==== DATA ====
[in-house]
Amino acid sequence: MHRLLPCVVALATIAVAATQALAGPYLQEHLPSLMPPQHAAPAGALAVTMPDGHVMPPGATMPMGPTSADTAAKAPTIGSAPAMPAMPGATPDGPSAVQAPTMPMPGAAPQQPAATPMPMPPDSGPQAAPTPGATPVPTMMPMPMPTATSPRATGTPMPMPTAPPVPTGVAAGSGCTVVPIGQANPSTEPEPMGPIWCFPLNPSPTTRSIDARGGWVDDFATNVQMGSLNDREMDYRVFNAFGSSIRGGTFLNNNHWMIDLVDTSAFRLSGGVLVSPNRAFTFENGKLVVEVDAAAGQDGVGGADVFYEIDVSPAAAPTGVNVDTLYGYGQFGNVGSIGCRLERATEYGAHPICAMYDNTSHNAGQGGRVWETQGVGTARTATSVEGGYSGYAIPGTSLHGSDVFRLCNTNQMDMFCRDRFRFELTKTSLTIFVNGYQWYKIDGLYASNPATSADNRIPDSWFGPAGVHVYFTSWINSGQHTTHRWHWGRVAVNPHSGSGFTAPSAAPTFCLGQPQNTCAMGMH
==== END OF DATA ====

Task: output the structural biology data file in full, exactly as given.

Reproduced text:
[in-house]
Amino acid sequence: MHRLLPCVVALATIAVAATQALAGPYLQEHLPSLMPPQHAAPAGALAVTMPDGHVMPPGATMPMGPTSADTAAKAPTIGSAPAMPAMPGATPDGPSAVQAPTMPMPGAAPQQPAATPMPMPPDSGPQAAPTPGATPVPTMMPMPMPTATSPRATGTPMPMPTAPPVPTGVAAGSGCTVVPIGQANPSTEPEPMGPIWCFPLNPSPTTRSIDARGGWVDDFATNVQMGSLNDREMDYRVFNAFGSSIRGGTFLNNNHWMIDLVDTSAFRLSGGVLVSPNRAFTFENGKLVVEVDAAAGQDGVGGADVFYEIDVSPAAAPTGVNVDTLYGYGQFGNVGSIGCRLERATEYGAHPICAMYDNTSHNAGQGGRVWETQGVGTARTATSVEGGYSGYAIPGTSLHGSDVFRLCNTNQMDMFCRDRFRFELTKTSLTIFVNGYQWYKIDGLYASNPATSADNRIPDSWFGPAGVHVYFTSWINSGQHTTHRWHWGRVAVNPHSGSGFTAPSAAPTFCLGQPQNTCAMGMH